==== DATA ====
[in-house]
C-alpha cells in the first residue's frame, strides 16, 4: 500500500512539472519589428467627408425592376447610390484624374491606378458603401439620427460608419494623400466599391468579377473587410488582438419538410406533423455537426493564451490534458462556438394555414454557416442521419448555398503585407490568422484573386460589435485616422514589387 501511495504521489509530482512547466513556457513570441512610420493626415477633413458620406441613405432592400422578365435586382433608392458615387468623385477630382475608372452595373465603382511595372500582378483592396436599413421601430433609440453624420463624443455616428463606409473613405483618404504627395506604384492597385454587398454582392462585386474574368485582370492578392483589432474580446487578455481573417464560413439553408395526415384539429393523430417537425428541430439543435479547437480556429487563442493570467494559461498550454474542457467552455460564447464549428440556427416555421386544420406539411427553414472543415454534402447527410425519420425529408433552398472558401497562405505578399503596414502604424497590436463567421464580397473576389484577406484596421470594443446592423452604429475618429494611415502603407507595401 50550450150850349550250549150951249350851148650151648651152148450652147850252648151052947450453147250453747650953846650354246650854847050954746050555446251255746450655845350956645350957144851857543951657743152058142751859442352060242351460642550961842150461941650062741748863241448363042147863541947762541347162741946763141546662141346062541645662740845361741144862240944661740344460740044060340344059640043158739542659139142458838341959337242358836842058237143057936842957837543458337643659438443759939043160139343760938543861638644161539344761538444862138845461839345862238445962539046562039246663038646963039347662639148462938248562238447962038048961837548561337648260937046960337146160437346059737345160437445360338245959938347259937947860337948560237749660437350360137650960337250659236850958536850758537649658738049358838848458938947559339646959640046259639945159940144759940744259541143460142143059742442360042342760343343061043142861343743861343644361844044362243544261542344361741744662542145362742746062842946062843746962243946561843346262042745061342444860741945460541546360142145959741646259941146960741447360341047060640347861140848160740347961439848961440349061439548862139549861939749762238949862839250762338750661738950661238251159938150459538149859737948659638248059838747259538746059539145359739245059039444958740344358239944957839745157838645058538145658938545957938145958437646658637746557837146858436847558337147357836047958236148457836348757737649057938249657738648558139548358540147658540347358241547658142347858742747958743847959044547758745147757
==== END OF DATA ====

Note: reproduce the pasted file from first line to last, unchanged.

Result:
[in-house]
C-alpha cells in the first residue's frame, strides 16, 4: 500500500512539472519589428467627408425592376447610390484624374491606378458603401439620427460608419494623400466599391468579377473587410488582438419538410406533423455537426493564451490534458462556438394555414454557416442521419448555398503585407490568422484573386460589435485616422514589387 501511495504521489509530482512547466513556457513570441512610420493626415477633413458620406441613405432592400422578365435586382433608392458615387468623385477630382475608372452595373465603382511595372500582378483592396436599413421601430433609440453624420463624443455616428463606409473613405483618404504627395506604384492597385454587398454582392462585386474574368485582370492578392483589432474580446487578455481573417464560413439553408395526415384539429393523430417537425428541430439543435479547437480556429487563442493570467494559461498550454474542457467552455460564447464549428440556427416555421386544420406539411427553414472543415454534402447527410425519420425529408433552398472558401497562405505578399503596414502604424497590436463567421464580397473576389484577406484596421470594443446592423452604429475618429494611415502603407507595401 50550450150850349550250549150951249350851148650151648651152148450652147850252648151052947450453147250453747650953846650354246650854847050954746050555446251255746450655845350956645350957144851857543951657743152058142751859442352060242351460642550961842150461941650062741748863241448363042147863541947762541347162741946763141546662141346062541645662740845361741144862240944661740344460740044060340344059640043158739542659139142458838341959337242358836842058237143057936842957837543458337643659438443759939043160139343760938543861638644161539344761538444862138845461839345862238445962539046562039246663038646963039347662639148462938248562238447962038048961837548561337648260937046960337146160437346059737345160437445360338245959938347259937947860337948560237749660437350360137650960337250659236850958536850758537649658738049358838848458938947559339646959640046259639945159940144759940744259541143460142143059742442360042342760343343061043142861343743861343644361844044362243544261542344361741744662542145362742746062842946062843746962243946561843346262042745061342444860741945460541546360142145959741646259941146960741447360341047060640347861140848160740347961439848961440349061439548862139549861939749762238949862839250762338750661738950661238251159938150459538149859737948659638248059838747259538746059539145359739245059039444958740344358239944957839745157838645058538145658938545957938145958437646658637746557837146858436847558337147357836047958236148457836348757737649057938249657738648558139548358540147658540347358241547658142347858742747958743847959044547758745147757